A Response: 10 Points to Make a Patient Organization Successful
I recently found myself perusing the Global Allergy and Asthma Patient Platform website. Because that is what asthma nerds do for fun. Per the site, "GAAPP is a global association of organizations advocating the rights and interests of people with allergies, asthma, atopic eczema, and urticaria."1 GAAPP is comprised of patient organizations from 33 countries, encompassing organizations across the atopic disease space.2
Interestingly, GAAPP published an article entitled "10 points to make a Patient Organization successful."3 Rather than summarize their existing bullet points, take a moment to scan through the site (it’s a quick read), and then come back here for my thoughts.
Well constructed, but missing roadsigns
The document published by GAAPP lays a solid foundation for how to start or improve a patient organization or group. It explores the bases of starting an organization including outlining a mission and vision, determining physical space use, and prompts toward developing partnerships, frameworks for organizational structure, and "employing" a Board of Directors.
To its credit, step 1 mentions patients. The document is, of course, vague—one could consider this to be by intention (i.e. to allow organizations to implement steps creatively). Overall, these 10 points could suffice to create a patient organization.
However, these "steps" never get back to point number one—which is identify an initial group of patients with a long term interest to understand their disease, aiming for self-management and willing to share their experience.3 These are the missing roadsigns: the patients.
Patient engagement: The missing ingredient
We cannot simply imply (within this document) or infer (from this document) patients are engaged. Often, step 1 is followed—patients are identified and never contacted again. They are not asked to assist with the operations of the organization. By the time they are contacted with an opportunity to engage, they have moved on and are no longer interested.
They sit on committees and boards, giving their time and energy, and their input may be seldom implemented. Patients are the roadsigns, communicating with the patient organization—which may not even be run by patients with the disease in question—and yet, our presence is often tokenistic.
Redrawing the map: Suggestions from a patient
To make a patient organization successful, patients are required. Yes, we may be difficult, or need education in regard to the functioning of organizations and boards. This may be time-consuming. This does not mean it’s not critical.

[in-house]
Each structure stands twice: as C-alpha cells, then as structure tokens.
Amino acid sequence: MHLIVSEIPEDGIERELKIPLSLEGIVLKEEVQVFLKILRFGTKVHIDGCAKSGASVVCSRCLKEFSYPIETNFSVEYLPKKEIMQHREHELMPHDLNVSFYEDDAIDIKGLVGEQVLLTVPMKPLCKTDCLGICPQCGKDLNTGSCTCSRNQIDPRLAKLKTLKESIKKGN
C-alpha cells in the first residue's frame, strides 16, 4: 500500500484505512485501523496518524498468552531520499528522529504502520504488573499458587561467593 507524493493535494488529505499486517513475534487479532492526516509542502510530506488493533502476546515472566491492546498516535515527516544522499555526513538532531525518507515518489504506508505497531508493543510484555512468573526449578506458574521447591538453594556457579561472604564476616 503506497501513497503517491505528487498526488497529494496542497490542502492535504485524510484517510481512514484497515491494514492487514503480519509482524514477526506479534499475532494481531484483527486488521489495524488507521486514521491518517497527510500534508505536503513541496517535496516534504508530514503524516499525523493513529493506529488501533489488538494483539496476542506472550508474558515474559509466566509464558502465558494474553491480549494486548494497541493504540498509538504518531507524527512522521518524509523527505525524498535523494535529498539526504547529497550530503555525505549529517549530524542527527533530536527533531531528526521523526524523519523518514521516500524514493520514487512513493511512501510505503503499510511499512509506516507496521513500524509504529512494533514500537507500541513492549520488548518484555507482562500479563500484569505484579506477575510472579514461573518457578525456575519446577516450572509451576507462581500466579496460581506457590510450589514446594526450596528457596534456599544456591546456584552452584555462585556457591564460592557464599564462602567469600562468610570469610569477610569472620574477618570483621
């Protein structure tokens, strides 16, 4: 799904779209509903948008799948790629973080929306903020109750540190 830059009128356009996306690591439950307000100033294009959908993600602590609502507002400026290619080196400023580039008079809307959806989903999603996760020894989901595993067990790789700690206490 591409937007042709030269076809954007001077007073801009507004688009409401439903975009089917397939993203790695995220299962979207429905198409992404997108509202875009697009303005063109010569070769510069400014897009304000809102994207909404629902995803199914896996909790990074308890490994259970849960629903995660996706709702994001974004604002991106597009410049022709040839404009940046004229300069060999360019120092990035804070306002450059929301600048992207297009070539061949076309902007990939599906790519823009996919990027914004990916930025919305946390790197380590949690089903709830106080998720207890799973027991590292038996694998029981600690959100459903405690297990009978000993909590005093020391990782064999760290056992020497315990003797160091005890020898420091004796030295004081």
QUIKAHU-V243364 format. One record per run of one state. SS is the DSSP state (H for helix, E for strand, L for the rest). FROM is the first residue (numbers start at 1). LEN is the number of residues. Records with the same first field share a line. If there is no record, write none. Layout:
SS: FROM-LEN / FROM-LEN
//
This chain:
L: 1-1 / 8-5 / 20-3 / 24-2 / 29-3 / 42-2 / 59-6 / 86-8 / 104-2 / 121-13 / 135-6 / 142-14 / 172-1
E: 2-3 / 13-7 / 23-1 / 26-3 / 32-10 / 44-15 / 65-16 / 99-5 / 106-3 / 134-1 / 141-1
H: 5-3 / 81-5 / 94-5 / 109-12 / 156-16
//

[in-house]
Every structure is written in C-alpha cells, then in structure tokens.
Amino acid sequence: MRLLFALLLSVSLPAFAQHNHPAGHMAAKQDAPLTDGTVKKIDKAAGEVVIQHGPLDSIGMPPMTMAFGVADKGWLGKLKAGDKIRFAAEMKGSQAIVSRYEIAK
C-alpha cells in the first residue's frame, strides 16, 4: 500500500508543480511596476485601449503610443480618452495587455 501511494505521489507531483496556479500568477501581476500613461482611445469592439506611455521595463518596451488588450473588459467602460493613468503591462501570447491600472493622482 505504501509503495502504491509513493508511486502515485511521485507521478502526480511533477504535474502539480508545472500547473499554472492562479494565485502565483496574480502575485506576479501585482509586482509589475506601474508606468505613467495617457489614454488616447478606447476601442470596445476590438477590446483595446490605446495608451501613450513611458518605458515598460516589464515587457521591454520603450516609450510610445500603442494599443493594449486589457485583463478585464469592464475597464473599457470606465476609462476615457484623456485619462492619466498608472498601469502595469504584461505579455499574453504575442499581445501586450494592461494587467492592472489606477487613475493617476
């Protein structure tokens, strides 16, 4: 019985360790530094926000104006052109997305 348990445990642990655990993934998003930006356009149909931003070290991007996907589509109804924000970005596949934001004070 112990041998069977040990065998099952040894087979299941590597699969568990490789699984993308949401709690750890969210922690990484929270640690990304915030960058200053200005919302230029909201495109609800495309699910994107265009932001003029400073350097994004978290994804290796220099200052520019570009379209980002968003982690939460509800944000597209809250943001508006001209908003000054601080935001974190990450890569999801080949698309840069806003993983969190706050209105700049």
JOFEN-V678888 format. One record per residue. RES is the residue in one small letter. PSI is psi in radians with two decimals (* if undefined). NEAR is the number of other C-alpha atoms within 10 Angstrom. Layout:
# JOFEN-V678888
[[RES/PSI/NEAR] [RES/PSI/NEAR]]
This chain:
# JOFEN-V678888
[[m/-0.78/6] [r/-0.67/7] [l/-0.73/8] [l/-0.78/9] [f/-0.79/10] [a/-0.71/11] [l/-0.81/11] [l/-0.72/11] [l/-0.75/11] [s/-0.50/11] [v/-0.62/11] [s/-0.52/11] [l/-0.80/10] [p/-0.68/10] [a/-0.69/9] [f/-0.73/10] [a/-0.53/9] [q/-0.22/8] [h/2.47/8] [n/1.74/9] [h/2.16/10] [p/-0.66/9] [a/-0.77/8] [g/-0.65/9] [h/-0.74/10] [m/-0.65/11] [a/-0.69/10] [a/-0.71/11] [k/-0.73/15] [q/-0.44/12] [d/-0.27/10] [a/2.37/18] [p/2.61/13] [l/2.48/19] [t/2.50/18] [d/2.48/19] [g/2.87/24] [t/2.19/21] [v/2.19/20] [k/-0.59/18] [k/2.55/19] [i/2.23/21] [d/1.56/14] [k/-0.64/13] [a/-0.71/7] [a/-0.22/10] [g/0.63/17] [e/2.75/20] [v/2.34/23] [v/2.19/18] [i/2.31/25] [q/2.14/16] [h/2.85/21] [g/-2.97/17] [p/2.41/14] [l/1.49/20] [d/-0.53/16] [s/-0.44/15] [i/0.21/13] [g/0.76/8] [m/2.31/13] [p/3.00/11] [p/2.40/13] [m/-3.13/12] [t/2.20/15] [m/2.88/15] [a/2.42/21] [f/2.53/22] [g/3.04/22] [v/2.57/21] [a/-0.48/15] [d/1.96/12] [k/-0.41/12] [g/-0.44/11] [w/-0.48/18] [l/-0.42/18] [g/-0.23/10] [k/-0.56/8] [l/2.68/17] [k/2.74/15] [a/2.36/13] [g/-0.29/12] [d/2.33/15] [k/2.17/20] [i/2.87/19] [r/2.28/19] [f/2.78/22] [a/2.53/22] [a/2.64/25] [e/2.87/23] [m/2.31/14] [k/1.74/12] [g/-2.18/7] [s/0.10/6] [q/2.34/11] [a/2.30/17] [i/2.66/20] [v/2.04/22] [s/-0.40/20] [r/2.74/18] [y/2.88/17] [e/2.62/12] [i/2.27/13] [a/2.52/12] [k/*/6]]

Keep patients involved at all times
Patients are not just required in general, but required at steps, if not every step. If an organization’s mission and vision are formulated to what it is thought that patients need, it may be missing what patients themselves actually think they need. Similarly, it is not enough to "include patients" but not seriously take into account their advice—a collective voice or survey approach is needed, as one patient may not and does not represent all patients.
Utilize patient input
While formulating or re-evaluating the organization, have several patients give perspective. Find which other steps patients can be integrated into the discussion for—define ahead of time what the role of the patient will be within the organization. Will there be volunteer opportunities in the greater community—what will they be? Are there aspects of the day-to-day operations that a patient could be providing, like social media or being a part of a peer support program?
Involve patients strategically
When defining the methods of achieving the association’s purpose (point 2, section E) consider exactly how patients will be involved3—and consider if there are a variety of opportunities to be involved that may fit different strengths of patients.
Concluding thoughts on patient organizations
The roadmap outlined in 10 Points to Make a Patient Organization Successful is a good start—perhaps as it’s intended to be. But it’s not going to be successful on its own, unless we consider when and where on that journey patients are going to be truly engaged and involved.
Patient organizations mean well—I truly believe they do. Yet they are frequently missing the patient part of the patient organization. This document is a good start, but in no way should it be considered complete. Patients are ready and waiting to be not just a part of the discussion, but part of the hard work.
How might we more intentionally go from a "patient organization", to a patient centered organization?
Involvement does not mean engagement.
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